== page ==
Avoid criticizing your child in public


Johnny, age 6, starts pouting when the waiter places a large pancake in front of him. “It’s brown. I don’t want it.”

“But it’s gingerbread,” his mom says. “Take a bite. You’ll like it.”

Johnny shoves the plate away and folds his arms. “No, I won’t eat it.”

When his mother starts cutting the pancake, Johnny throws a piece on the floor. Other diners in the restaurant watch what’s going on.

“What are you doing?” his mother asks. “I’m paying good money so we can eat here.”

Johnny turns away embarrassed, aware that people are staring.

“You listen to me when I’m talking to you,” Mom says angrily, jabbing her finger at him.

He becomes defiant. He wrests himself away from the table and dashes to the restroom.



Witnessing a scene like this, many of us might empathize with the boy. We admit he may have behaved badly, but no one likes to be criticized in public. As parents, we may feel that we have to issue reprimands on the spot out of fear that people are judging us for not controlling our children.

Is there a better way?

Some suggestions:
Choose a family friendly restaurant. Go at a time when you and your child are rested and in good spirits.
Talk with Johnny beforehand. Explain what will happen—ordering from the menu, using table manners, using the restroom, and paying the bill. Emphasize that you know he will behave well and not disturb other diners. Set any limits such as “We’re not having dessert.”
Bring something to keep the child entertained, such as a book, paper and crayons, or a small toy. Involve the child in conversation about the décor, food, and other people. The more involved the child feels, the happier he will be.
The first time Johnny misbehaves, remind him quietly about your earlier discussion. Keep calm, and remember that you are the adult.
If a temper tantrum ensues, take Johnny outside to calm down. Avoid talking or preaching. He probably won’t be able to hear you anyway. Afterward, say something like “This was hard on both of us. I love you, and I know you want to do your best.”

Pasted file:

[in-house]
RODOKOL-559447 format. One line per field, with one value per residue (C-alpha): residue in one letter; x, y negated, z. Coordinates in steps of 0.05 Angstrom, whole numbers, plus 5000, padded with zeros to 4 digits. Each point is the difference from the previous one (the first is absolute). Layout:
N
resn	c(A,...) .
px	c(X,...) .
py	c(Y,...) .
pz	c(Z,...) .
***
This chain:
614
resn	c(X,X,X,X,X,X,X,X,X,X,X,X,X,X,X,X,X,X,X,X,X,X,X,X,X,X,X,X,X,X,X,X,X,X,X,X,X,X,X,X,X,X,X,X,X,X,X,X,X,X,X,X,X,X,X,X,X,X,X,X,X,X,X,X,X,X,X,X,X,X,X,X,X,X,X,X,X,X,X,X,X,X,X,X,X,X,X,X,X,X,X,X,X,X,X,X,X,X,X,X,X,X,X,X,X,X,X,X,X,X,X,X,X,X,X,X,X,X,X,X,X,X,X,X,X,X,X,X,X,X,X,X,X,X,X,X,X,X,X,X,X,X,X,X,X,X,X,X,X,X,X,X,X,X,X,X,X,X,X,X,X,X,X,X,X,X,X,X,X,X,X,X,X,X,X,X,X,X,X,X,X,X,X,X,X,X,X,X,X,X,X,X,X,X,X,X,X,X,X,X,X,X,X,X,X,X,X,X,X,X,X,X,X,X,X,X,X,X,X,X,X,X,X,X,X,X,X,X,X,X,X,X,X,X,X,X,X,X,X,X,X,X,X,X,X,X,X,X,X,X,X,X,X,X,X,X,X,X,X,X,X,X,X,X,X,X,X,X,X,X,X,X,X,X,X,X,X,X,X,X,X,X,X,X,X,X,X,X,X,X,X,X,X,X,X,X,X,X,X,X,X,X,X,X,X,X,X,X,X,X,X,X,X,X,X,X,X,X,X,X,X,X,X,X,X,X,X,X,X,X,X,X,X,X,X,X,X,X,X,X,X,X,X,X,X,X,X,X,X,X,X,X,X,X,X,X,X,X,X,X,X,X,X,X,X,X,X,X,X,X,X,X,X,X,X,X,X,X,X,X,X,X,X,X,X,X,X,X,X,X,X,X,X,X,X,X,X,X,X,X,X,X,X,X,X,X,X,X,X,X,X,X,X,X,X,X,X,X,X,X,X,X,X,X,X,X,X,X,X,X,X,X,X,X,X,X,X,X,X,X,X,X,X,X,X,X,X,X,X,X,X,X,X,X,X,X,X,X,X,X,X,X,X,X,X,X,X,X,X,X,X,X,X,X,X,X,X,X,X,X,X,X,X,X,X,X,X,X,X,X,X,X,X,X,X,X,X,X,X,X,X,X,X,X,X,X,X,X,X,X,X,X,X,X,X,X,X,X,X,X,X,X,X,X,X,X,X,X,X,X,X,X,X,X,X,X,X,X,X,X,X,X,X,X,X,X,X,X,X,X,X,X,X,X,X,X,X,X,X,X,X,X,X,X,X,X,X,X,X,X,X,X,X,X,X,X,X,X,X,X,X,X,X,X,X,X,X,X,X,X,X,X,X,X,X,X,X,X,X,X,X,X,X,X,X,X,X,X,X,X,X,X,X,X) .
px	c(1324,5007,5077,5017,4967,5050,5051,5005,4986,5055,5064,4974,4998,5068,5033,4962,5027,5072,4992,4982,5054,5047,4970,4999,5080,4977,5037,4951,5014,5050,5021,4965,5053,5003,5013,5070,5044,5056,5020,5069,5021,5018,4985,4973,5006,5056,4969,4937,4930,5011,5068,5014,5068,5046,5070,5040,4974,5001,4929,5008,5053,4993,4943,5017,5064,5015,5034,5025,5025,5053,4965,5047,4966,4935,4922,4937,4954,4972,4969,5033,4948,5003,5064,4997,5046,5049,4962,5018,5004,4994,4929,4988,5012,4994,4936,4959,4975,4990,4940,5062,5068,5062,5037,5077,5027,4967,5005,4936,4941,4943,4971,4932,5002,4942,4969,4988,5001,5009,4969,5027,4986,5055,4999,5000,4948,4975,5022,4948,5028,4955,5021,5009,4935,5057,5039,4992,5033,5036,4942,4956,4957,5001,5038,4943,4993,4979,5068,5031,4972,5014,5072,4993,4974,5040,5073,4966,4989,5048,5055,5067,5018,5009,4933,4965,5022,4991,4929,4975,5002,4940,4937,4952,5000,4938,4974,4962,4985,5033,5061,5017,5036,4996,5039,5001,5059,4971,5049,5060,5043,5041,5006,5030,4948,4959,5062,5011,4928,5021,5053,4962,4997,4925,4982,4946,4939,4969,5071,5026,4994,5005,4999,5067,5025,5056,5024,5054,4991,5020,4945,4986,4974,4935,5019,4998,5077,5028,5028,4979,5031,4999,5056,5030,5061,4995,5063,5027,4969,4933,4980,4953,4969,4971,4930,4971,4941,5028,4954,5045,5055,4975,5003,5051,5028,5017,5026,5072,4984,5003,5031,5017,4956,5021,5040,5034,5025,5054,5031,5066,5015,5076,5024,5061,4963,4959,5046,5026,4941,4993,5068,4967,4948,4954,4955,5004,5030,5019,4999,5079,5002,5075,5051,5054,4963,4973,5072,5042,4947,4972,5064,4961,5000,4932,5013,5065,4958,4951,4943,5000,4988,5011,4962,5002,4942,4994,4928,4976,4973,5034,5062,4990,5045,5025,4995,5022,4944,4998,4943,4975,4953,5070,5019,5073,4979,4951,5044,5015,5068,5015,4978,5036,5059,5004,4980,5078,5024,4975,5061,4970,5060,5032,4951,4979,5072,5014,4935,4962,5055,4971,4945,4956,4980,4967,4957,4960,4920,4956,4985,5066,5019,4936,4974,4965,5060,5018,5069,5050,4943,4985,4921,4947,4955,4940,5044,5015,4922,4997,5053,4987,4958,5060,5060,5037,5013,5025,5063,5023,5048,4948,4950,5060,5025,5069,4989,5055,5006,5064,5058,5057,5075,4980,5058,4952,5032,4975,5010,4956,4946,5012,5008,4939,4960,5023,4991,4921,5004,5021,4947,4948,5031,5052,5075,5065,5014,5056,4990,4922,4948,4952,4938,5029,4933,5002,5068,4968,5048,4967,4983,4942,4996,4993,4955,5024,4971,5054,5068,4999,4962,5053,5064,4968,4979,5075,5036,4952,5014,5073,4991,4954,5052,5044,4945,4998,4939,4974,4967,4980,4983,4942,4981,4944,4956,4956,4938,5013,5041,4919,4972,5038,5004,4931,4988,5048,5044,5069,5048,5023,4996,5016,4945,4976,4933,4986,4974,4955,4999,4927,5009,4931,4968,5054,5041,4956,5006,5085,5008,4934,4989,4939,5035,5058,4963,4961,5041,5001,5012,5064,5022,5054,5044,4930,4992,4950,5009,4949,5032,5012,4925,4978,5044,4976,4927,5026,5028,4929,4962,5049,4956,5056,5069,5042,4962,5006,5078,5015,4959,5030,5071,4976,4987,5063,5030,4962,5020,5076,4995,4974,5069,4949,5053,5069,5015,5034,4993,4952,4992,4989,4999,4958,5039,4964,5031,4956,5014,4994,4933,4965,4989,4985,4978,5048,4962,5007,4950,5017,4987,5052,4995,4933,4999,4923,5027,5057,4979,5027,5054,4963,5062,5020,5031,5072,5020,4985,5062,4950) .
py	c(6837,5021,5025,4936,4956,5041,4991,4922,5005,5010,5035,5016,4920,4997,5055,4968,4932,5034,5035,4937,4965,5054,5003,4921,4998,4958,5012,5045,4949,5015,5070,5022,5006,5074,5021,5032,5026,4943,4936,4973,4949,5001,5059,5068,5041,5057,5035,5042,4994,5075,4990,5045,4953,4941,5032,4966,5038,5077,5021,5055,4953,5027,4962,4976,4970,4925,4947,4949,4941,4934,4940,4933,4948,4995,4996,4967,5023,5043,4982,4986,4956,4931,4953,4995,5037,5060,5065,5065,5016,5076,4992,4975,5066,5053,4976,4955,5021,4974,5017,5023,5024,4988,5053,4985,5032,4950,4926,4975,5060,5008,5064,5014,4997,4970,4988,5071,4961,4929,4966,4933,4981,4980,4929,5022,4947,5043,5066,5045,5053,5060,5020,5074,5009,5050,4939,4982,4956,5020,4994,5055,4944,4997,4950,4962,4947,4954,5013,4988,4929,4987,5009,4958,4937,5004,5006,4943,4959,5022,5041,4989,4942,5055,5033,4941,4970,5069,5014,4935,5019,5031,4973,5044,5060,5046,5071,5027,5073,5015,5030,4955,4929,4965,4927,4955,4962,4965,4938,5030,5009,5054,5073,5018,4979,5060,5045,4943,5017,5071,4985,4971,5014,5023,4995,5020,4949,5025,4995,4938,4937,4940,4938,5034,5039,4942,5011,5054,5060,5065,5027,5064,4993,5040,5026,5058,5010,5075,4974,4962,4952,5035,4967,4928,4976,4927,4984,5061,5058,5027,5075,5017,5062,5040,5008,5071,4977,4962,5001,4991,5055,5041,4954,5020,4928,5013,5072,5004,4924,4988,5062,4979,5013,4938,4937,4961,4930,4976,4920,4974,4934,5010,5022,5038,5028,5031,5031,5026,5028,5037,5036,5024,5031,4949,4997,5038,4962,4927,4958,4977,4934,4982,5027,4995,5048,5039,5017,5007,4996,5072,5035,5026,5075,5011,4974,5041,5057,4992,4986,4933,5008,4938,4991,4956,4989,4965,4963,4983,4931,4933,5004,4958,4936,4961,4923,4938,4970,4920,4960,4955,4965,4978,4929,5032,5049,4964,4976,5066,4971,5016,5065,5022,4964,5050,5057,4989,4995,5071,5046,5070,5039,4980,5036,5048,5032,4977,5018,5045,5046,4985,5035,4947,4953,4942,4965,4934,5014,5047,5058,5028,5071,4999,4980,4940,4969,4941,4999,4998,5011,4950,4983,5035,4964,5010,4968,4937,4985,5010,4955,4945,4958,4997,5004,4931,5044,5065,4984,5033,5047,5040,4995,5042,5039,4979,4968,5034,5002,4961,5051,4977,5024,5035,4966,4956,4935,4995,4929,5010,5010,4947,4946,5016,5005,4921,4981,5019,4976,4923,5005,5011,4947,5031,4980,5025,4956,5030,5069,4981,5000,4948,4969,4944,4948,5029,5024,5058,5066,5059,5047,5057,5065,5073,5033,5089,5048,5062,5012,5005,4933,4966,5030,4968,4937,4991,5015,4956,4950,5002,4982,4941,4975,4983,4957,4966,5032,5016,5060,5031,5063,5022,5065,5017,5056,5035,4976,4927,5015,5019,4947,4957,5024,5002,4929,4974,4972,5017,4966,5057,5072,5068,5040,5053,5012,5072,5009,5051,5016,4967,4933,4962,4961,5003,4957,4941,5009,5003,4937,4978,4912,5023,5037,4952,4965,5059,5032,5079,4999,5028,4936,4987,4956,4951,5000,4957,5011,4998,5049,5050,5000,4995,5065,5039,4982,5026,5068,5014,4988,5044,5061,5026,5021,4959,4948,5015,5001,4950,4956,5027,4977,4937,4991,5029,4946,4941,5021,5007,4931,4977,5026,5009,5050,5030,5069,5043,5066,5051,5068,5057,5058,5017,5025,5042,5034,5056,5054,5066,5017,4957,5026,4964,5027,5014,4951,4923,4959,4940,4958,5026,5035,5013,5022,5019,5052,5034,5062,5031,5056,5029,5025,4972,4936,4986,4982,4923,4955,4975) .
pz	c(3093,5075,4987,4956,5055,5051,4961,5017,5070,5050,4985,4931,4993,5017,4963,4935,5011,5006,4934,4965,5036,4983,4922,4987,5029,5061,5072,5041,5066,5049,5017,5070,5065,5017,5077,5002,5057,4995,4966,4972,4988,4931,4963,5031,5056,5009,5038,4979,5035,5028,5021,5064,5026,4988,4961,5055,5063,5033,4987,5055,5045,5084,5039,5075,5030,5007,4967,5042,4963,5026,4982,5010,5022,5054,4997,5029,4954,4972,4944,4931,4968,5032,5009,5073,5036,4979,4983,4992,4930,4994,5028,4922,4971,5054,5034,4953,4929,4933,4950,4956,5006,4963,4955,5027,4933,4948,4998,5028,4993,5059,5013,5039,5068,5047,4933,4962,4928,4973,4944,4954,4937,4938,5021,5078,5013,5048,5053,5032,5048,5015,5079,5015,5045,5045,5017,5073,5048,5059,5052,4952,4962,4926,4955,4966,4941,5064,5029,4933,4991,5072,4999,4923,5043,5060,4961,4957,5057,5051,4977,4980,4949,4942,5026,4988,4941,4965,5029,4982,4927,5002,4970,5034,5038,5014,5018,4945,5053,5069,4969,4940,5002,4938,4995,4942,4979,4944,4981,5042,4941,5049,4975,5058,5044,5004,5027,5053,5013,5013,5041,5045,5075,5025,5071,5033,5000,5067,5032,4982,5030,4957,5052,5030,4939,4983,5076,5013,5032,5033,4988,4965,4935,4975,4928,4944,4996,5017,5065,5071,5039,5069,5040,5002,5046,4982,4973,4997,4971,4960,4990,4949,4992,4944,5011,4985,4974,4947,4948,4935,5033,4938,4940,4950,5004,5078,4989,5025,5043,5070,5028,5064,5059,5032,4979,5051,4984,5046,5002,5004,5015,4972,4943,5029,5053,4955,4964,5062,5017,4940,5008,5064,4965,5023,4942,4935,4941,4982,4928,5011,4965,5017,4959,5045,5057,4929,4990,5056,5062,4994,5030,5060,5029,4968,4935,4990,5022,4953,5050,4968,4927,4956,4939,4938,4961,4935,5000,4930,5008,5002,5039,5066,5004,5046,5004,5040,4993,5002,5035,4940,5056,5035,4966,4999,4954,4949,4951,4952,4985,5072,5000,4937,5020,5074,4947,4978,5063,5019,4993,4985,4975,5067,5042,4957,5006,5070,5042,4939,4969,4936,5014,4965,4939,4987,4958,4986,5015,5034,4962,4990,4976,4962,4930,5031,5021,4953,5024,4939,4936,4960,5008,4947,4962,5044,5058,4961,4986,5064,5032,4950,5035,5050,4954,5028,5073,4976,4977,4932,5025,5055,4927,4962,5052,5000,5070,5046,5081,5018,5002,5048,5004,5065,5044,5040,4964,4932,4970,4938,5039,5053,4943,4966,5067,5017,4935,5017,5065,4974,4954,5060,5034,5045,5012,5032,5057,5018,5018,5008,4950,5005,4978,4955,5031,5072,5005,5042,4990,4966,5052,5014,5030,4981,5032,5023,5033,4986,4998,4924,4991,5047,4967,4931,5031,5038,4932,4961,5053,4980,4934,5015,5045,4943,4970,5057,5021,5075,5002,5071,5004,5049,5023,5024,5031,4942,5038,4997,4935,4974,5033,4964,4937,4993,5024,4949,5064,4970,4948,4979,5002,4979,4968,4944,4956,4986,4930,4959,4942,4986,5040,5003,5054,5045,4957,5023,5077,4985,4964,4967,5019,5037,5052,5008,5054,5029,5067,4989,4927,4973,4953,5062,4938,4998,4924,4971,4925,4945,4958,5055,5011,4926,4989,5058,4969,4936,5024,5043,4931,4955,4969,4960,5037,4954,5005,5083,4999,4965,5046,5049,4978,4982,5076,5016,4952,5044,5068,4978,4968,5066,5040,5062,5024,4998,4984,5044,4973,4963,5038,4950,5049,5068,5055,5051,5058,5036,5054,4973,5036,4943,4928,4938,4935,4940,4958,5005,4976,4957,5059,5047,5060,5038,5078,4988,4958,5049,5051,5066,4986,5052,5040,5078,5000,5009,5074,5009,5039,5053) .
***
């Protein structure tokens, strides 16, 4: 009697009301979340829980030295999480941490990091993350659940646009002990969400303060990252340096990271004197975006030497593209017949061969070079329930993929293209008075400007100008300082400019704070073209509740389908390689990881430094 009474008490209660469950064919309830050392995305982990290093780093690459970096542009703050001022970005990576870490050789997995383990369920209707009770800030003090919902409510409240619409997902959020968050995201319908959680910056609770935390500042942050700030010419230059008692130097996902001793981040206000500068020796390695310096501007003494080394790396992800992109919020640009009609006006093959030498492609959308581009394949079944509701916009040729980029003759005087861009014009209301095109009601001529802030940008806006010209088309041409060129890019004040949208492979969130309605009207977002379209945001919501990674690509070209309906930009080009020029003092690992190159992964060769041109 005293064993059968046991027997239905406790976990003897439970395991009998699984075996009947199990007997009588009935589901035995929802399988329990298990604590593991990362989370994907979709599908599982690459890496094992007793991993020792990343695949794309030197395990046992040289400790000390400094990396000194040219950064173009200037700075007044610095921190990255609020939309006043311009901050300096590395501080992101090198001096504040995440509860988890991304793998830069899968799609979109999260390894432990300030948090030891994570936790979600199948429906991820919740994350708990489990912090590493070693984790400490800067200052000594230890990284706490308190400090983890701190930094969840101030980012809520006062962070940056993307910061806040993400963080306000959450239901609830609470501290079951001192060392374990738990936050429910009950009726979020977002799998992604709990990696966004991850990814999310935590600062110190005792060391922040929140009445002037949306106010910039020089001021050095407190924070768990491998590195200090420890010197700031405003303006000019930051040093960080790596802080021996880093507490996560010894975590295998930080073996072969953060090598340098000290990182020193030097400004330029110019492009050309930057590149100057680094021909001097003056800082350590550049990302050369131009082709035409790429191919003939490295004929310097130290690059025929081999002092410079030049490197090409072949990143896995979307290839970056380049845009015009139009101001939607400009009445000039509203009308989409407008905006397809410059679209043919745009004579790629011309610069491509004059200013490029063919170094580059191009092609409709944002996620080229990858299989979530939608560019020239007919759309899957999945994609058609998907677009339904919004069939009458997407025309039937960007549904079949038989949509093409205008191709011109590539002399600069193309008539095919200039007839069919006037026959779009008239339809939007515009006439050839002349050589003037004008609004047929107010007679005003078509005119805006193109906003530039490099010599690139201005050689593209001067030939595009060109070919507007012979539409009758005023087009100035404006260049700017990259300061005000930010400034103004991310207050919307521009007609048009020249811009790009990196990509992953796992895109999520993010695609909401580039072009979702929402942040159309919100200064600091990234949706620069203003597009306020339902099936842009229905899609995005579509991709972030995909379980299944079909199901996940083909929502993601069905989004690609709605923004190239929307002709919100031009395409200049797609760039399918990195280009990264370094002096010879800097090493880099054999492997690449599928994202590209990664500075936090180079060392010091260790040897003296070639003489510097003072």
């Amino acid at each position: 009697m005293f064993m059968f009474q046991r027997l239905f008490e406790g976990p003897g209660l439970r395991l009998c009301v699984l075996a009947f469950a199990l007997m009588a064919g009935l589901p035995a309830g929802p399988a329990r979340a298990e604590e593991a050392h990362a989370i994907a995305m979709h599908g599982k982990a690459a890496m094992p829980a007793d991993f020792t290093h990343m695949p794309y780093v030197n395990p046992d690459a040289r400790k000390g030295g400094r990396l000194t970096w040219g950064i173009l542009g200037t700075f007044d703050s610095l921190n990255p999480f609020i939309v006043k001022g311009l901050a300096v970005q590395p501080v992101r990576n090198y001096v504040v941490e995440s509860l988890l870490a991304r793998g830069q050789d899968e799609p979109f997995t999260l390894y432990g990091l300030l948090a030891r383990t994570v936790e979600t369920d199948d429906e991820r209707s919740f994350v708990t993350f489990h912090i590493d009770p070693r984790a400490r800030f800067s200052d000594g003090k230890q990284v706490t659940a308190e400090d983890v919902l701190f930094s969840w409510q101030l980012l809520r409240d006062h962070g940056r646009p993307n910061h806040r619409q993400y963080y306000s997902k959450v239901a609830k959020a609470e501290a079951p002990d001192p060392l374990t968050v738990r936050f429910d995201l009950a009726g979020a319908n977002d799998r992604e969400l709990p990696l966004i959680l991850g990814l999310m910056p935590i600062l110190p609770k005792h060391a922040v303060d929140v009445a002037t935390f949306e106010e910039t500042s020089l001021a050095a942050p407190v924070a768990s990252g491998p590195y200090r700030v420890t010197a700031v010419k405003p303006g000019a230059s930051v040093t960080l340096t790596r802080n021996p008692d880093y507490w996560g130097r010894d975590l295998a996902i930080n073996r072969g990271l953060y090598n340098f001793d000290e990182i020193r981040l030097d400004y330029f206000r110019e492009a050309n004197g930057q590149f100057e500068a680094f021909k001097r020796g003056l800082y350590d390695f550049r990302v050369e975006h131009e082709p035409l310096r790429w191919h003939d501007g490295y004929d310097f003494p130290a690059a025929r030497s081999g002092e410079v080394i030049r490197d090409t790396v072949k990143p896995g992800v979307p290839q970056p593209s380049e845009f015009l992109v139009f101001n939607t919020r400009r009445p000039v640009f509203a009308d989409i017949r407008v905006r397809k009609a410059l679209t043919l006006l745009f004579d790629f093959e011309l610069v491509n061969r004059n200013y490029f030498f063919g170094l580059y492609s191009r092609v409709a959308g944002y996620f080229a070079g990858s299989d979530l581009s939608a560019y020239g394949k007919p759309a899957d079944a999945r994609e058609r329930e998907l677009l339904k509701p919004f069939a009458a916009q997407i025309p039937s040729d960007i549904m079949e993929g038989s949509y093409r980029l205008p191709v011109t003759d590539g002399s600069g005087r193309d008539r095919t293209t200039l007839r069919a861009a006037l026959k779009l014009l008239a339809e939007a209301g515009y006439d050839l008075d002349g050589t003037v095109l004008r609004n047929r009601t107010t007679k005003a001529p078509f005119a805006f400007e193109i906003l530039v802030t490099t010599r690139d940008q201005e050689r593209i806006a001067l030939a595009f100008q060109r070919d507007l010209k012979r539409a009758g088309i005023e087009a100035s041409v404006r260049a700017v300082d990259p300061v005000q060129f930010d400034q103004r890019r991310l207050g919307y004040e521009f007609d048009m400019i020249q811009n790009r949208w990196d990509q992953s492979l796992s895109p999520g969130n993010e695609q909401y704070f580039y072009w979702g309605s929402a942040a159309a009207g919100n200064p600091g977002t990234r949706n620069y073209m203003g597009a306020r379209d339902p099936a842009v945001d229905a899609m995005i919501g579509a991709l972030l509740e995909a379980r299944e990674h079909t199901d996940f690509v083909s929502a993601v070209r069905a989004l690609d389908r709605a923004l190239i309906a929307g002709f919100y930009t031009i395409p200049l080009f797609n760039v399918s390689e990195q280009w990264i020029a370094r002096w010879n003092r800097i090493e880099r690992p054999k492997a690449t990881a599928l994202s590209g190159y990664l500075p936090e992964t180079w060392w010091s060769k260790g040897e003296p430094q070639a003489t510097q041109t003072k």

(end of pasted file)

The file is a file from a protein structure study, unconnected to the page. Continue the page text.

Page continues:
Remember that children need to learn how to act in socially acceptable ways, and that public behavior is sometimes different from that at home. Parenting has challenges, and we need to take them in stride.

For more ideas about dealing with children’s behavior in public, see “Disciplining in Public” in Parents magazine, at


Does your child need vitamin supplements? Maybe not


Johnny never eats fruit or vegetables,” a father says. “That’s why I give him a vitamin supplement every day.”

That’s a well-intentioned sentiment, but it may be misguided. The focus needs to be on food, not pills in a bottle.

Dr. Steven Abrams, a pediatrician at the University of Texas Dell Medical School, says supplements on the market are not well regulated and may contain unwanted ingredients, such as hormones, sugar, and caffeine. A multivitamin is unlikely to cause serious harm to children, but parents may be swayed more by marketing (use of cartoon characters, for example) than by children’s needs.

According to the American Academy of Pediatricians, “Most children don’t need vitamin supplements at all.” (See “A Vitamin a Day” at

Check with the child’s pediatrician first to see if a child needs a specific vitamin or could benefit from a multivitamin. Before buying, read the label on the bottle or online. One warning, for example, says: “Accidental overdose of iron-containing products is a leading cause of fatal poisoning in children under 6.”

If a child refuses fruits and vegetables, try these suggestions:
Allow children to choose fruits and vegetables while shopping at a grocery store or farmers’ market.
Encourage children to help prepare foods—making a fruit salad, for example, or mashing sweet potatoes.
Invite children to grow vegetables, such as tomatoes, in containers or in a garden plot.
Provide opportunities to harvest fruits in season at a nearby orchard or garden stand—apples in autumn, blueberries and strawberries in spring, and watermelon and cantaloupe in summer.
Add vegetables to favorite foods—shredded carrots to meatloaf or breakfast tacos, for example.
Introduce a new fruit or vegetable at the table periodically, such as fresh or frozen pineapple. Encourage children to take a bite, but don’t force them.
Check out books from the library about fruits and vegetables, such as Eating the Alphabet by Lois Ehlert and The Vegetables We Eat by Gail Gibbons.
Avoid buying cookies, sodas and other sweetened drinks, and other empty-nutrient foods. By not having them in the house, you avoid the temptation to eat them.